Slow Pace of Implementation of House Resolutions Slowing Down War on Graft-Speaker Muturi
The Speaker of the National Assembly, Hon. Justin Muturi has decried the slow pace of the implementation of House decisions by the executive, noting that they had slowed down the fight against graft.
Speaking this morning during the launch of the Strategic Plan of the African Parliamentary Network Against Corruption (APNAC) at the Intercontinental Hotel, Nairobi, Speaker Muturi noted that it was frustrating that House recommendations emanating from in particular the three investigatory committees; the Public Accounts Committee, the Public Investments Committee and the Special Audit Committee, have not been implemented and even those the House has received the status report on their implementation, have not been executed satisfactorily. He in particular took issue with agencies mandated to investigate and prosecute graft cases, noting that their non-action on House resolutions was slowing down the war on corruption.
"World over, oversight Committees make recommendations to the executive wing of government. Unfortunately here, the Implementation Status reports that we receive are not useful. We continue to make recommendations year in year out yet we do not see the handcuffs," Speaker Muturi observed.
He was however quick to add that Parliament and more so APNAC should never give up on the fight against graft, noting that the first and the second liberation heros never gave up when the fought for open governance and transparency and freedoms enjoyed in the country in the present day. He further accentuated the need to strengthen the office of the Auditor General, given its role at the crux of the war on graft.
He lauded the APNAC members who he referred to as his champions of the war against graft in the legislature. He noted that though there were only 40 members from among the 418 MPs, the network was more interested in the quality of Membership rather than the quantity.
Speaking at the same forum, Former Vice President and ANC Party leader Hon. Musalia Mudavadi bemoaned that the country has been bogged down by state capture. He questioned policy development in the country and wondered whether it was informed by graft.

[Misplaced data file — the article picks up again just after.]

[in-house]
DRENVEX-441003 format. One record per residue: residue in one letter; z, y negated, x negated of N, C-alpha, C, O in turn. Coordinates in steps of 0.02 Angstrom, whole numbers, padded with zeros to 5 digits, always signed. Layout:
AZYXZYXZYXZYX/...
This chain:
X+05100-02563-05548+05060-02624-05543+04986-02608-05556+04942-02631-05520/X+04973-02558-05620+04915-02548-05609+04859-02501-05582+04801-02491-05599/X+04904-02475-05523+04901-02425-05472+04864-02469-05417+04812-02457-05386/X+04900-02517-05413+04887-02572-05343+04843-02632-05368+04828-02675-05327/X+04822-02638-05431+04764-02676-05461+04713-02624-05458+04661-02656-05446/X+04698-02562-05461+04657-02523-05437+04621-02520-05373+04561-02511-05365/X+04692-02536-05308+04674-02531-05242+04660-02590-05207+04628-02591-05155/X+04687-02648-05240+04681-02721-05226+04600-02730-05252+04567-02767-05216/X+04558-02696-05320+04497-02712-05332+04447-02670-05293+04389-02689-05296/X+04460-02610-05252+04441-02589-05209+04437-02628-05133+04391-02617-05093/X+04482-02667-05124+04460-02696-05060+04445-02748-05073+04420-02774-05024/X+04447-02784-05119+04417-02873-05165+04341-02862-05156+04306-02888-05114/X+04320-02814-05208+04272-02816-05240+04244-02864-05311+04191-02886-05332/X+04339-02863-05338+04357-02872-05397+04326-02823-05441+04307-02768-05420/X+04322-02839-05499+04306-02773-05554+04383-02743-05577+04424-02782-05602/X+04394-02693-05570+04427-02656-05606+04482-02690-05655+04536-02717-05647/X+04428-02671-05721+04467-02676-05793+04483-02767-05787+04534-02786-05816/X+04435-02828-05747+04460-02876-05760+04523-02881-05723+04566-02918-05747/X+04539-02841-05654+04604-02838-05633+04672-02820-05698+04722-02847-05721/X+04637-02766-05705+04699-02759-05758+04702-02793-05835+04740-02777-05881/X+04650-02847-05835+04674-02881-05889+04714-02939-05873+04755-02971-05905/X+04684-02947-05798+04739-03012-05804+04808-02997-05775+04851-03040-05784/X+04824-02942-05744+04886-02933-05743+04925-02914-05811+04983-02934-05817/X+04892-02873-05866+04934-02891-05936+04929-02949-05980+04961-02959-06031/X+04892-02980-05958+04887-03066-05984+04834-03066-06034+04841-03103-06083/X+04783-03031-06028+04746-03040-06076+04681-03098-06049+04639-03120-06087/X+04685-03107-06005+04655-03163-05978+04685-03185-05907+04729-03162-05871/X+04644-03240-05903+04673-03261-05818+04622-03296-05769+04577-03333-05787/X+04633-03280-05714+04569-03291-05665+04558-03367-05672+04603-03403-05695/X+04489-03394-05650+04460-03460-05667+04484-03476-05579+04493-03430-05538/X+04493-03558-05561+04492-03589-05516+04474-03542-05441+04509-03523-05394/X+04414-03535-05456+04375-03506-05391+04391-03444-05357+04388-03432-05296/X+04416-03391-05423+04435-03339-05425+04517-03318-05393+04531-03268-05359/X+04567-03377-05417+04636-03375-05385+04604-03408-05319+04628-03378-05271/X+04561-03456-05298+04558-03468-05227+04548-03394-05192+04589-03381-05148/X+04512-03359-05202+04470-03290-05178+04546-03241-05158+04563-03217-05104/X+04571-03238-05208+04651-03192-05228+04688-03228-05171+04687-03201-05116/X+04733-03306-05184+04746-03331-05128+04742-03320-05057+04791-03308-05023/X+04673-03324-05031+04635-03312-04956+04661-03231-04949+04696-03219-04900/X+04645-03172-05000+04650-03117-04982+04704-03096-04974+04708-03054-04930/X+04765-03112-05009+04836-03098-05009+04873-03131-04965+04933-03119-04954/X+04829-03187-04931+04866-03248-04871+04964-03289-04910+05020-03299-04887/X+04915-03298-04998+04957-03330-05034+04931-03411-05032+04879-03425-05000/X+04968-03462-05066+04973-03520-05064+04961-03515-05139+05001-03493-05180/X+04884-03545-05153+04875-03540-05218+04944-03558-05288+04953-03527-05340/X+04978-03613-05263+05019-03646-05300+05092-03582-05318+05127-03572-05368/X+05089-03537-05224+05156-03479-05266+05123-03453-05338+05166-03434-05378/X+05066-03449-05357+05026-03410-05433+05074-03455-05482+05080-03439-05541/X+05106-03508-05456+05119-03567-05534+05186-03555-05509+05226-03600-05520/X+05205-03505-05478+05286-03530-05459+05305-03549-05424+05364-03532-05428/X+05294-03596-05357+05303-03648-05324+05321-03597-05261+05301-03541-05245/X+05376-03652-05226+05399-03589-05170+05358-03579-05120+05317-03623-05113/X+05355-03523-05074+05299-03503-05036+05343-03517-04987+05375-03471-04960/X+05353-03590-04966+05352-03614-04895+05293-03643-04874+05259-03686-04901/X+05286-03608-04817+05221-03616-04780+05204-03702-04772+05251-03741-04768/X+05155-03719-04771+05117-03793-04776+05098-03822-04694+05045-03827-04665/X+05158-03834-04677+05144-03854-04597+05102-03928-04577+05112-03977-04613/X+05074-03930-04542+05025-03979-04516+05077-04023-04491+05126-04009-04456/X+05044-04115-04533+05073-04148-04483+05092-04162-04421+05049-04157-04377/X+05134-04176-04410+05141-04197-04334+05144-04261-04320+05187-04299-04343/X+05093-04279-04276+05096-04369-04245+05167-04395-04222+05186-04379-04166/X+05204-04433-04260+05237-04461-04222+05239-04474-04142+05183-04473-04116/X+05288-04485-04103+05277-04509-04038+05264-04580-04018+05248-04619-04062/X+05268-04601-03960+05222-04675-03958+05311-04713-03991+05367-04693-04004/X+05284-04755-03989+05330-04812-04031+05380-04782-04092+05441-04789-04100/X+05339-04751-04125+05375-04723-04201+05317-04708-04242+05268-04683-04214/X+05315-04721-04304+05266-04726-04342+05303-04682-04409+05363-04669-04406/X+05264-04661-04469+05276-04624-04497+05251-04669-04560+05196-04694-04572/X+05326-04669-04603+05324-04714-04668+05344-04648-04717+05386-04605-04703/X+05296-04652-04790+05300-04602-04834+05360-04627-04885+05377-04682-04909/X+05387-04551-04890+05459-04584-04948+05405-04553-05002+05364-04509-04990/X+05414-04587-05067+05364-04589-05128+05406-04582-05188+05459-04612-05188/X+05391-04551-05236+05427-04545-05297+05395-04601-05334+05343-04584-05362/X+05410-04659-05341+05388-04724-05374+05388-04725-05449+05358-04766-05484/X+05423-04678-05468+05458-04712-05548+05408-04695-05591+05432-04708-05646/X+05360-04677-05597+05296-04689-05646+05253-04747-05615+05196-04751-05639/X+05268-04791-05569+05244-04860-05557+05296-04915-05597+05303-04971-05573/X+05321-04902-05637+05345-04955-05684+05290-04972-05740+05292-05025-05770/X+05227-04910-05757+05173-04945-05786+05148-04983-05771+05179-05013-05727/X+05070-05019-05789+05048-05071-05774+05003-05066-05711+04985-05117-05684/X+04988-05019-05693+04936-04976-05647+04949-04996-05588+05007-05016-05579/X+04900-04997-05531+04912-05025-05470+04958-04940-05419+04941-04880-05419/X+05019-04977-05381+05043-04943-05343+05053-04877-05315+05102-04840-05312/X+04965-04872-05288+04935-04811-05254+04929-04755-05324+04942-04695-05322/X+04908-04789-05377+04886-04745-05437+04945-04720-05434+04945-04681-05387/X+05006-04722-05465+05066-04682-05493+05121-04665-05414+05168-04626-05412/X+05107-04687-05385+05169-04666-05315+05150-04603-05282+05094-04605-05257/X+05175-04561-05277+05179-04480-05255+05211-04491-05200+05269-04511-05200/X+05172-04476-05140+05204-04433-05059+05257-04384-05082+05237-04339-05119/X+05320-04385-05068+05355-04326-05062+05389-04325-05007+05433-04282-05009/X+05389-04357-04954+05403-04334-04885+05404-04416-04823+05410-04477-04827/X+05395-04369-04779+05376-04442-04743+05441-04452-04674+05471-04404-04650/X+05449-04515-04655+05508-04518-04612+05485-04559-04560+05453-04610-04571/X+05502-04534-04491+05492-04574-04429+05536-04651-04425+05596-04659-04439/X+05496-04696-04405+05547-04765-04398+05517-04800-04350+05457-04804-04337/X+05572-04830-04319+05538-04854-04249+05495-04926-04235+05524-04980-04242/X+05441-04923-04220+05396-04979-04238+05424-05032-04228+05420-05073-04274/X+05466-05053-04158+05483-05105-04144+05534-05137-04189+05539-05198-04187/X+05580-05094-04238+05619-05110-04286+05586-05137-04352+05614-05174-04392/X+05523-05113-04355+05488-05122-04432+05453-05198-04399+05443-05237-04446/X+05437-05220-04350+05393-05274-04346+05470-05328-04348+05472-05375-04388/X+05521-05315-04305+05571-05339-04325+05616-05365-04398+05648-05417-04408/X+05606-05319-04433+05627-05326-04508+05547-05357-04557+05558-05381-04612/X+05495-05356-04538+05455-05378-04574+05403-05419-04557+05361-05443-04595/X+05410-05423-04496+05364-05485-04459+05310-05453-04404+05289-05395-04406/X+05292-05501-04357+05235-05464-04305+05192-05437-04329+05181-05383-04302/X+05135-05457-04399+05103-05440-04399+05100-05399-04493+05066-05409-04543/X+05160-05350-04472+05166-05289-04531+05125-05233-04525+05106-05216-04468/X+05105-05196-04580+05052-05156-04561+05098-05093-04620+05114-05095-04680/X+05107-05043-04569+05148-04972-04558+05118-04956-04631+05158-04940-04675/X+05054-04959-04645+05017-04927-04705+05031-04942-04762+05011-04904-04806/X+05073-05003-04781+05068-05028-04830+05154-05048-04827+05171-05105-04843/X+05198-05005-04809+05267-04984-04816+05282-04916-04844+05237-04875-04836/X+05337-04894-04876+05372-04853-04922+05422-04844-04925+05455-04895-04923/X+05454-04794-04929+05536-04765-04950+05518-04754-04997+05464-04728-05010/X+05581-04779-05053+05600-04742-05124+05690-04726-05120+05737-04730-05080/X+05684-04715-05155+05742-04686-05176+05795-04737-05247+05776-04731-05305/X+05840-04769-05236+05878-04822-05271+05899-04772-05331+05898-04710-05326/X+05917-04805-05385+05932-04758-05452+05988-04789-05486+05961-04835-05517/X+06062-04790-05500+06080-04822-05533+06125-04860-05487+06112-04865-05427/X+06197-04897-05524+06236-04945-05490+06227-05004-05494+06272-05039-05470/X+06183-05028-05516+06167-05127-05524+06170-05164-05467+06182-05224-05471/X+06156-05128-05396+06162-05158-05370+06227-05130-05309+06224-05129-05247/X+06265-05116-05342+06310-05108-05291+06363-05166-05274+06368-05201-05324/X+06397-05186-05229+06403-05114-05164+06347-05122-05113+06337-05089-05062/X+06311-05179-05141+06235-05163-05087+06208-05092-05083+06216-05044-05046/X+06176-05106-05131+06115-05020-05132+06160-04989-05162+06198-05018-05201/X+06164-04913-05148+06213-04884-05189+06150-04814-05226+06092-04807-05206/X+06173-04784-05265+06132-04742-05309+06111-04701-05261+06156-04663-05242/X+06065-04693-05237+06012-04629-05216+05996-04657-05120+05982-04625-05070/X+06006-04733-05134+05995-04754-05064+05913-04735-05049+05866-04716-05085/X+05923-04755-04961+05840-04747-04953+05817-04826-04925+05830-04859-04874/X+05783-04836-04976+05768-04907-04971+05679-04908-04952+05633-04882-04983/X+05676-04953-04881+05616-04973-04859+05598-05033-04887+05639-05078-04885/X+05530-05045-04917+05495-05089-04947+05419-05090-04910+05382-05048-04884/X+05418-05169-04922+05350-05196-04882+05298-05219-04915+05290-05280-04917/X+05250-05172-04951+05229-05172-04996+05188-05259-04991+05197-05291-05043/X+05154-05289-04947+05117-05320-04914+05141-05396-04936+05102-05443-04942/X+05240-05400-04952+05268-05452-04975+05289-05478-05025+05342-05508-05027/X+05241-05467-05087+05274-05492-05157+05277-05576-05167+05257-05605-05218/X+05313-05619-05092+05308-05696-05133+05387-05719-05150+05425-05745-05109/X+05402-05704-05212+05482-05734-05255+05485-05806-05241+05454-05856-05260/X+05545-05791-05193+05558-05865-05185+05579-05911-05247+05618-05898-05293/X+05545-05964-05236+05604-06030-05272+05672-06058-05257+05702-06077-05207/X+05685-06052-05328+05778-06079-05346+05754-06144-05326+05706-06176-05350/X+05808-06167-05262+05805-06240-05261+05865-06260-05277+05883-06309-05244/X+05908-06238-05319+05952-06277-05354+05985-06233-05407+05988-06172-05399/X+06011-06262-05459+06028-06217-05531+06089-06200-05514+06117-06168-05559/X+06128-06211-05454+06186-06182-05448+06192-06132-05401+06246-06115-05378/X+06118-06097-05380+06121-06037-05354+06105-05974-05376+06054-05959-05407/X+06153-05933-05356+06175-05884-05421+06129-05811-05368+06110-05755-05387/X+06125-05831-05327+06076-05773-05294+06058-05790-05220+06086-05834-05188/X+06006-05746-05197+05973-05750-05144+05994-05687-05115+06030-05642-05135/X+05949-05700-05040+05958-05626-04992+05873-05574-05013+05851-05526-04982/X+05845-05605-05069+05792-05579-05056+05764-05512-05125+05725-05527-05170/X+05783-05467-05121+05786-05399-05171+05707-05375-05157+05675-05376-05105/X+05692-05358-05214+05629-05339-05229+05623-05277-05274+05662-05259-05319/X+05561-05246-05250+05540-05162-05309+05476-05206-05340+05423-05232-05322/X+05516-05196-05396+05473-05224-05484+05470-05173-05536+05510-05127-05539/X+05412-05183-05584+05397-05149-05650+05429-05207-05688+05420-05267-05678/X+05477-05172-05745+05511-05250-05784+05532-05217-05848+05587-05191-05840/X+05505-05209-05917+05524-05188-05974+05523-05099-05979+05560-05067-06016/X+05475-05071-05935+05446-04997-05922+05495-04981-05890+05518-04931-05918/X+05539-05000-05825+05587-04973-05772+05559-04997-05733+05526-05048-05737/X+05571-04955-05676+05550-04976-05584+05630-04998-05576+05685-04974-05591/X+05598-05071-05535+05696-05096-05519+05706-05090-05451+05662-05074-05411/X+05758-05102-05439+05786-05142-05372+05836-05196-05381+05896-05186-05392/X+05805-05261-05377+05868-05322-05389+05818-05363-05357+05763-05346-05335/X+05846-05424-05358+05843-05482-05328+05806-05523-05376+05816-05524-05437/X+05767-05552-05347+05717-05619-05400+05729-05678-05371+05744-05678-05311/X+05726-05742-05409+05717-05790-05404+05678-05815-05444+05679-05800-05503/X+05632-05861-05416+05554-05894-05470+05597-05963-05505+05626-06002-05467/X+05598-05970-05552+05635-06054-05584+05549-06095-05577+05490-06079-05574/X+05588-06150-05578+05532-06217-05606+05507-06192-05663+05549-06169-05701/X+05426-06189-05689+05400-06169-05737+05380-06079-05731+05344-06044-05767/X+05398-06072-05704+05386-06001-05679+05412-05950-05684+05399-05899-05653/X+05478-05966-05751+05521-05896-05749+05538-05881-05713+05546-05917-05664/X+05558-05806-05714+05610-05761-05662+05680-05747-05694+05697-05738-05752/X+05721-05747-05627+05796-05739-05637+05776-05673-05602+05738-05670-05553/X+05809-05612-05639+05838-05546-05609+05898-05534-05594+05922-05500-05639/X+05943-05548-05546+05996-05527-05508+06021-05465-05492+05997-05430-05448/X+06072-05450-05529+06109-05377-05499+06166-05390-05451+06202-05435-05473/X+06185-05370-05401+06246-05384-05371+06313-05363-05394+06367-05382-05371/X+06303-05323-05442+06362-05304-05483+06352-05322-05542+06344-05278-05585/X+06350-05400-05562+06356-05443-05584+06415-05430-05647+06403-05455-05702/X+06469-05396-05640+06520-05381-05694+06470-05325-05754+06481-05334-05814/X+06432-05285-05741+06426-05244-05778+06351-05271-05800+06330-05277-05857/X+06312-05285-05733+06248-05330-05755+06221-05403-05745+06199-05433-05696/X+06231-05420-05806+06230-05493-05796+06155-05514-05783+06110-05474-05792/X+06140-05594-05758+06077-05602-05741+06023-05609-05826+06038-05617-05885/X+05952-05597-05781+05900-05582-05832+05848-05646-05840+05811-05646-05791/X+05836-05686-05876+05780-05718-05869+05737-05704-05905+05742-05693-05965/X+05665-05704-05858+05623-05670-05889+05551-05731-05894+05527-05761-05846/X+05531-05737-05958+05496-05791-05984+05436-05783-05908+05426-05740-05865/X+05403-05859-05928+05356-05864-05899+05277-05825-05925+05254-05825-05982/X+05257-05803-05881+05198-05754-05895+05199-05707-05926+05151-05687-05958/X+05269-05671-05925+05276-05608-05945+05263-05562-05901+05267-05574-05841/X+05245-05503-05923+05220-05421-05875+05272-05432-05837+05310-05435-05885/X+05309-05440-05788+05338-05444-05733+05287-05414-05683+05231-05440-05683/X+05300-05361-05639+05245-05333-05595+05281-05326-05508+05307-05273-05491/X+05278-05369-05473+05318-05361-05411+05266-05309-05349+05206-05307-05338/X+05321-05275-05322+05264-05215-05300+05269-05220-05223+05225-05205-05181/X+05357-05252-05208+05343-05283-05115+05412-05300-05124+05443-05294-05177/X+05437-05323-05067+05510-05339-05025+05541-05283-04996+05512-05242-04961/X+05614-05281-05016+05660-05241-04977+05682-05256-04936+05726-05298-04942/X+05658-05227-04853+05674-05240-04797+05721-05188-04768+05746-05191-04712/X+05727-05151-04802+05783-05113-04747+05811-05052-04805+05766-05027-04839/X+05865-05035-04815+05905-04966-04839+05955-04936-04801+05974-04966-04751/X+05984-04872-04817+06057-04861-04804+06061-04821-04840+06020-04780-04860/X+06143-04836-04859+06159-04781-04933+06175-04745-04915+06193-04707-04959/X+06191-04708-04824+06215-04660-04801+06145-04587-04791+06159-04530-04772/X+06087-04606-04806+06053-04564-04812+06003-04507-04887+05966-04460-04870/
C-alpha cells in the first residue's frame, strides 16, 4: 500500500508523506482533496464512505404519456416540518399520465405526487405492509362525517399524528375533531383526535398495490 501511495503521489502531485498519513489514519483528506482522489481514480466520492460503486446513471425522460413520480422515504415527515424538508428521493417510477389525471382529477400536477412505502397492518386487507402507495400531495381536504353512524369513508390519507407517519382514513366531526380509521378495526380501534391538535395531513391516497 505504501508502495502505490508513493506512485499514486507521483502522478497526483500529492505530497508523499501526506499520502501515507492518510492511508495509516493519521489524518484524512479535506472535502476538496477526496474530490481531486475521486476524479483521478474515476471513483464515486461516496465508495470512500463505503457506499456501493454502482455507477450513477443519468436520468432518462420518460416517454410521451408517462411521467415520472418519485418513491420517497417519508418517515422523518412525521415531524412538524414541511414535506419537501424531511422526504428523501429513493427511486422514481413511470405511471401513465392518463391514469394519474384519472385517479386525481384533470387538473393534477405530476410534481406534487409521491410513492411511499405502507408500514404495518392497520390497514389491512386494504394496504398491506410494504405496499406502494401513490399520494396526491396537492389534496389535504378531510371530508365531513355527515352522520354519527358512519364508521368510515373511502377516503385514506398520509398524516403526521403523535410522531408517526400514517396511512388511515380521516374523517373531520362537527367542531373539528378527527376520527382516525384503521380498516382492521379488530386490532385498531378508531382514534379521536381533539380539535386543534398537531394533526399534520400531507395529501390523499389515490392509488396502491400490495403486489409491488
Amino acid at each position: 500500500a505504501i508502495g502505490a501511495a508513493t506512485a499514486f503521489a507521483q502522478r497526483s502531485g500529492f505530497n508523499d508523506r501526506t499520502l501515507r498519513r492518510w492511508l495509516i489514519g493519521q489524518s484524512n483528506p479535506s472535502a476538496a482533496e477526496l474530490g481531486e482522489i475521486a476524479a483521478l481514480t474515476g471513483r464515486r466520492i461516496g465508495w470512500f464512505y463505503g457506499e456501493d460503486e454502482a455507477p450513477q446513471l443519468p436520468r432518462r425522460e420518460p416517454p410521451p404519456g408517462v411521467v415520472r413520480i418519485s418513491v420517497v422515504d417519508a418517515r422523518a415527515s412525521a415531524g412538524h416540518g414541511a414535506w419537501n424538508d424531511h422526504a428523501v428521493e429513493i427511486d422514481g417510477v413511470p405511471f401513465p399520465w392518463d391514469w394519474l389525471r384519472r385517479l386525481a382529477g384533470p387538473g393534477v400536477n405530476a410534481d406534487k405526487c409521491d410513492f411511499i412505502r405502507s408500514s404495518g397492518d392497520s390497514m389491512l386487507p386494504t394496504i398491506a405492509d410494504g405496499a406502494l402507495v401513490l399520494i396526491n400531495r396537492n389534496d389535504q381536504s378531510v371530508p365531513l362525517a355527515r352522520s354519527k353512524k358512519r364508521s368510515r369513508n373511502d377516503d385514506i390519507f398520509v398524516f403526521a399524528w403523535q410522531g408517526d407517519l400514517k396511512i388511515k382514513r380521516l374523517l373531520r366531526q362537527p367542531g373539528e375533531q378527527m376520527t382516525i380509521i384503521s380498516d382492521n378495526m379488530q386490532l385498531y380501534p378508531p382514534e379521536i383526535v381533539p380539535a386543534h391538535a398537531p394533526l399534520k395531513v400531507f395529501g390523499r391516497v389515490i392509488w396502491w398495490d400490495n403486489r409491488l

“Is our policy driving corruption or is corruption driving our policy formulation?" he posed
He called upon Parliament to ensure that the institutions mandated to fight corruption receive sufficient budgetary allocations even as Parliament allocates its own share.
Hon. Mudavadi also urged for new strategies and approaches on the fight against corruption noting that corruption had multiplied in Kenya in quantum figures. He further expressed concerns following the recent attempts to privatize the Port of Mombasa, and called for transparency on the matter
On his part, APNAC Kenya Chapter chairperson Hon. Shakeel Shabir noted that the network recognizes corruption as hindrances to development, adding that the Membership was very passionate about bringing an end to the scourge of corruption in the country. He noted that they were doing what they could using the "Humming Bird" approach.
Former Minister, Hon. Musikari Kombo who was the founder of the organization in 1999, also added his voice on the ongoing war on graft, but expressed his sadness following reports on the heightened scale of corruption in the country. Others present in the forum were EACC Commissioner, Dr. Dabar Maalim, Member, National Anti-corruption Campaign Steering Committee Adan Wachu, and the Kenya Human Right Commission's George Kegoro, all who noted that it was now time for the country to walk the talk on the war against graft.
APNAC, an affiliate of the GOPAC was founded 20 years in Uganda, in a bid to strengthen African Parliaments commitment and capacity to fight corruption.
It further aims at building the commitment and capacity of African Parliaments and Parliamentarians to ensure transparency and accountability with particular emphasis on financial matters
Members share information on lessons learned and share best practices to control and fight corruption in their countries.